Wisconsin is one step closer to making permanent the state’s place in the medical licensure compact. During a meeting of the Assembly Committee on Health on July 10, SSM Health Dean Medical Group, Mercyhealth, and Stoughton Hospital testified along with WHA Vice President of Workforce and Clinical Practice Ann Zenk in support of Assembly Bill 70, the Interstate Medical Licensure Compact Reauthorization Act.
WHA was a strong supporter of the initial Compact legislation in 2015 which has allowed Wisconsin to successfully implement the Compact. In fact, Wisconsin was the first state in the nation to issue licenses utilizing the voluntary expedited process made possible by this interstate licensure agreement.
When the Compact was signed into law, the Legislature required a trigger for review of the law in 2019. This was required to evaluate the benefits of Compact membership. According to Zenk’s testimony, those benefits are clearly illustrated by physicians increasing their utility of the Compact. The number of applications using the expedited process doubled in Wisconsin’s second year of implementation.
Hospitals also value the process as a resource to extend access to care. As Kelli Cameron, Director of Physician-Provider Recruitment and Retention for Mercyhealth in Janesville noted in her testimony, “The Compact ensures that physicians extending telemedicine services, or other in-person specialty services, can cross Compact state lines without undergoing a duplicative single-state licensing process.”
SSM Health Dean Medical Group also testified in support of maintaining Wisconsin’s status as a medical licensure compact state. Kate Kaegi, Senior Leader Physician, Provider and Leadership Talent, reflected Dean’s experience.
“Having the Compact process available can bring licensing timelines down to four weeks, rather than what could be four months or more.” Kaegi added, “Not only does the Compact help when we are able to recruit physicians to our group, the expedited process has also been key to filling temporary gaps in our physician workforce using locum tenens providers.”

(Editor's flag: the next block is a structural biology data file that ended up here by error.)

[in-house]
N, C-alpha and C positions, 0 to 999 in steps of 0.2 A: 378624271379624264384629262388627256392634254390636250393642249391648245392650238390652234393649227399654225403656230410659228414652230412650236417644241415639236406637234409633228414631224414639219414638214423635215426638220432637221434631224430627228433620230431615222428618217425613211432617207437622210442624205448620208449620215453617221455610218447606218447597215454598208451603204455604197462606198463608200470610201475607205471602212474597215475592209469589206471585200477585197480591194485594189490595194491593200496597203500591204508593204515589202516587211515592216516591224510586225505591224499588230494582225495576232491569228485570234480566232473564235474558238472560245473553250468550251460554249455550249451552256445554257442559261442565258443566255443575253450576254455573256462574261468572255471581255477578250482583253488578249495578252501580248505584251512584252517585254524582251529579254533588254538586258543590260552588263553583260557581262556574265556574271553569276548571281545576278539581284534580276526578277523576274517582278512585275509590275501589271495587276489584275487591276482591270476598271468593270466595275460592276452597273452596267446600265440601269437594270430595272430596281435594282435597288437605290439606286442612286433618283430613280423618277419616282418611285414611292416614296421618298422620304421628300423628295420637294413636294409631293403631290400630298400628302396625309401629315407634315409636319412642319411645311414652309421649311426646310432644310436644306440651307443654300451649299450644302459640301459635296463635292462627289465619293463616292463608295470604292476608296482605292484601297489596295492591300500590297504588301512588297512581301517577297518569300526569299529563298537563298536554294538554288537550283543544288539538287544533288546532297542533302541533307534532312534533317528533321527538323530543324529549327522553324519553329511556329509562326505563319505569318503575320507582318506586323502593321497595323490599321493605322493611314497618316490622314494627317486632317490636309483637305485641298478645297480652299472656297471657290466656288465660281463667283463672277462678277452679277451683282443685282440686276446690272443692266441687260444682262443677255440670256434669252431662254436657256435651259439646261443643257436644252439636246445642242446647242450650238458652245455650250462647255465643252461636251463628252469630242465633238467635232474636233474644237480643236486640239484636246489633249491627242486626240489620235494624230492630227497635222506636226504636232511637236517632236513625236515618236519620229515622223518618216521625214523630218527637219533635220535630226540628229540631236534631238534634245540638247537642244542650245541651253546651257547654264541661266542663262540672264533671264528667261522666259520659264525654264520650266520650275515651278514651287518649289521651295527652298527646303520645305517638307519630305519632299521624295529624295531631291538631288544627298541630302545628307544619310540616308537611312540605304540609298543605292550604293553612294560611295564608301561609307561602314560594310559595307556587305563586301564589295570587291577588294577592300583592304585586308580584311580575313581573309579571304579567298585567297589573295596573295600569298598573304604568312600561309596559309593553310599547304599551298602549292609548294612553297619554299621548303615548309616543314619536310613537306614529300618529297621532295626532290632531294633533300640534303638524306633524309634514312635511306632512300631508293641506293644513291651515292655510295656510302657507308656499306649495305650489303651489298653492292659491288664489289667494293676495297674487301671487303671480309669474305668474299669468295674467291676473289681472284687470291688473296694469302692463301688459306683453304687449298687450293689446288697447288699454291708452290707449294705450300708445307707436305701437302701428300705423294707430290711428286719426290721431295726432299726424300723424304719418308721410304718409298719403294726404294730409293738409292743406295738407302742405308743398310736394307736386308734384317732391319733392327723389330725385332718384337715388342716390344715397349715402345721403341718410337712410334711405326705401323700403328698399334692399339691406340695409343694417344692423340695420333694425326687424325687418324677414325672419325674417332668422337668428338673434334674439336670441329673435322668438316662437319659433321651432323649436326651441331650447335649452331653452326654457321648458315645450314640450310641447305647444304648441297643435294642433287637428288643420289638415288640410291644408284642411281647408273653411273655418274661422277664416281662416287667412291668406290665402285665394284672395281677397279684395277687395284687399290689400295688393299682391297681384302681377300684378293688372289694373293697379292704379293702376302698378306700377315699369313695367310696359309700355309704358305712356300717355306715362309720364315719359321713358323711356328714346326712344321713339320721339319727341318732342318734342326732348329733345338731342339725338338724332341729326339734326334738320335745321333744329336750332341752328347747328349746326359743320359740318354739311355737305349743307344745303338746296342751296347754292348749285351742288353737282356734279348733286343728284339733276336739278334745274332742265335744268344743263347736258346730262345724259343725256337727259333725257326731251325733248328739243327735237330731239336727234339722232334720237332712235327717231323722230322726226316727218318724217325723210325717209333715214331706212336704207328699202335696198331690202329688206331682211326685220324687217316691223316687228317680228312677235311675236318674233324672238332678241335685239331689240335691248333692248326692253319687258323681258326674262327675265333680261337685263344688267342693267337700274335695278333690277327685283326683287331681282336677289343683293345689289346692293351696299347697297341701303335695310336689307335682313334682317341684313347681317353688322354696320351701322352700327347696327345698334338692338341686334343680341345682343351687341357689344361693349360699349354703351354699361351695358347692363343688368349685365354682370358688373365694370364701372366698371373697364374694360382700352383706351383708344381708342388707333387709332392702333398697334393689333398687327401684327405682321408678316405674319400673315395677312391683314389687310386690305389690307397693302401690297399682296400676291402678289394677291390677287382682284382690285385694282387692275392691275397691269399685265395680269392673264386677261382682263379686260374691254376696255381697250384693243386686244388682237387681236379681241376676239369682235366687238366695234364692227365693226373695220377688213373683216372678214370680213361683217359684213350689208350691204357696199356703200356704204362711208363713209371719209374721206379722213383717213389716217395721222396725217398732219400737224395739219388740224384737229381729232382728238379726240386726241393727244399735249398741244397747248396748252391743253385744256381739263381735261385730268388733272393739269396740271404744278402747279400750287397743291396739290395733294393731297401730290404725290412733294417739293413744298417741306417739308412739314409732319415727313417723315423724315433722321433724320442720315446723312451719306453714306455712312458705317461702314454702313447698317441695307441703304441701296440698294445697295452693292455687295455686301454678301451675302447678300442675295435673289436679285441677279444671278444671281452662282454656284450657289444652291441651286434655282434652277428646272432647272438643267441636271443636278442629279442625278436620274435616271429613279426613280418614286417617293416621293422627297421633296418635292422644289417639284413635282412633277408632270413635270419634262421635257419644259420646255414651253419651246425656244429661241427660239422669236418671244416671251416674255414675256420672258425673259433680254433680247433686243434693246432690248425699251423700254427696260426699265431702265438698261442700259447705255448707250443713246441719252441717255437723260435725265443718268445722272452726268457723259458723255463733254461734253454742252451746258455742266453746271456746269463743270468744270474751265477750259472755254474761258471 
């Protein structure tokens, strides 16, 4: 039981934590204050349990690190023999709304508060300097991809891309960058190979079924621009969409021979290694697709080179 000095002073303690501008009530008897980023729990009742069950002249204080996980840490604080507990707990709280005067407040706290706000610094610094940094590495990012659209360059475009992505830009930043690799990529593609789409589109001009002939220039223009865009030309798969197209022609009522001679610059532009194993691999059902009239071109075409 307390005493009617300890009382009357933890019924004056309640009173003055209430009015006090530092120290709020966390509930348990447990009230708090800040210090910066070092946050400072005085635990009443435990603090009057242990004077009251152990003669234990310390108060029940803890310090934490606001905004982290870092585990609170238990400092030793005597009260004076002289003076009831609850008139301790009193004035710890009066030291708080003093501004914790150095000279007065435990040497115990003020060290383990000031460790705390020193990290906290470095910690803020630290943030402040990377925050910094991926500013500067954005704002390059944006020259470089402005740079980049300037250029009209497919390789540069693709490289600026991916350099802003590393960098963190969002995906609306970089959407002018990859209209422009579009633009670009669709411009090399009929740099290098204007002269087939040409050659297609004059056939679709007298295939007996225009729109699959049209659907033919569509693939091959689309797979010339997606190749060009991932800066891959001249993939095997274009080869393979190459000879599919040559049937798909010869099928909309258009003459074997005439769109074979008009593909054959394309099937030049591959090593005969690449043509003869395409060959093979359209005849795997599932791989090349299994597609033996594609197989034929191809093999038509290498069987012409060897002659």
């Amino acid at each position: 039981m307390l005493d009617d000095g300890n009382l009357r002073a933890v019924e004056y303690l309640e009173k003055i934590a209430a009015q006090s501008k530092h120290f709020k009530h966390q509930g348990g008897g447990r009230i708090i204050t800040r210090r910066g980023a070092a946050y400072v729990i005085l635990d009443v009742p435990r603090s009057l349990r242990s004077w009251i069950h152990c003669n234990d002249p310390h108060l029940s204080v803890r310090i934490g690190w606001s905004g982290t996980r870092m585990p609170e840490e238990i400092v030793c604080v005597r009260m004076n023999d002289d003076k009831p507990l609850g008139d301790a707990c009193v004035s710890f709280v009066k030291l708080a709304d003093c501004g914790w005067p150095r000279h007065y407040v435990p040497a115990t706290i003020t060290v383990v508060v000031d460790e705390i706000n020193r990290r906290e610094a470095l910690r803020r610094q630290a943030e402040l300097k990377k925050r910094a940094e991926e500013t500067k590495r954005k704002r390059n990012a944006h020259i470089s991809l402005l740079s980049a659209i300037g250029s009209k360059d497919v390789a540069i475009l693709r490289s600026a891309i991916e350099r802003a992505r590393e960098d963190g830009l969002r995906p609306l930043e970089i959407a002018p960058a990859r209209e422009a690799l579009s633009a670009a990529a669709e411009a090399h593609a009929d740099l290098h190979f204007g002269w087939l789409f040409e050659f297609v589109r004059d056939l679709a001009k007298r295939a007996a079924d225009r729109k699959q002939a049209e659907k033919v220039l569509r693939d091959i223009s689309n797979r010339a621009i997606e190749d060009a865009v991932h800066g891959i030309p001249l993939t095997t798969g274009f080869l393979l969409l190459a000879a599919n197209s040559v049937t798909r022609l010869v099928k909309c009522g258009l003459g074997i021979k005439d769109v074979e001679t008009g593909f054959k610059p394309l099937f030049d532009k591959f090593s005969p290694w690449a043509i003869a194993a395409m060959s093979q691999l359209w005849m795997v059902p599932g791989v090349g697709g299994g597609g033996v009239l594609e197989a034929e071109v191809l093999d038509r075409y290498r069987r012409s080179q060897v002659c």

The advantage the Compact provides in bringing physicians to Wisconsin to practice is important as Wisconsin residents seek needed health care. Chris Schmitz, Stoughton Hospital’s Vice President of Human Resources, noted, “Delays in licensing create delays in patients getting care; each delay builds on and compounds the other.”
“With a runway to practice of 12 or more years and 400 Wisconsin physicians retiring each year, our state must take advantage of every strategy available to increase the supply of physicians,” said Zenk in her Committee testimony. “The Interstate Medical Licensure Compact is an important tool to grow Wisconsin’s health care workforce and ensure access to Wisconsin’s high-quality health care in all corners of our state.”
As one of the bill’s authors, Representative Nancy VanderMeer noted in her testimony, “This voluntary process creates efficiency for physicians, health care organizations and state agencies, and that creates access to care, which is vital, especially in rural and underserved areas.
Assembly Bill 70 is authored by Rep. VanderMeer and Sen. Patrick Testin. The companion bill, Senate Bill 74, was passed by the Senate in June. The bill has over 60 lawmakers either co-authoring or sponsoring the legislation. After receiving an Assembly committee vote, the legislation will move to the floor of the full Assembly. Once approved by the Assembly, the legislation will be sent to the Governor to be signed into law.
For additional information on Wisconsin’s physician compact legislation, contact Ann Zenk
Individuals who want to stay up-to-date on this and other important legislation, as well as take action on those issues should contact WHA’s Vice President of Advocacy Kari Hofer
or join WHA’s grassroots advocacy program, HEAT, at https://www.wha.org/Advocacy/HEAT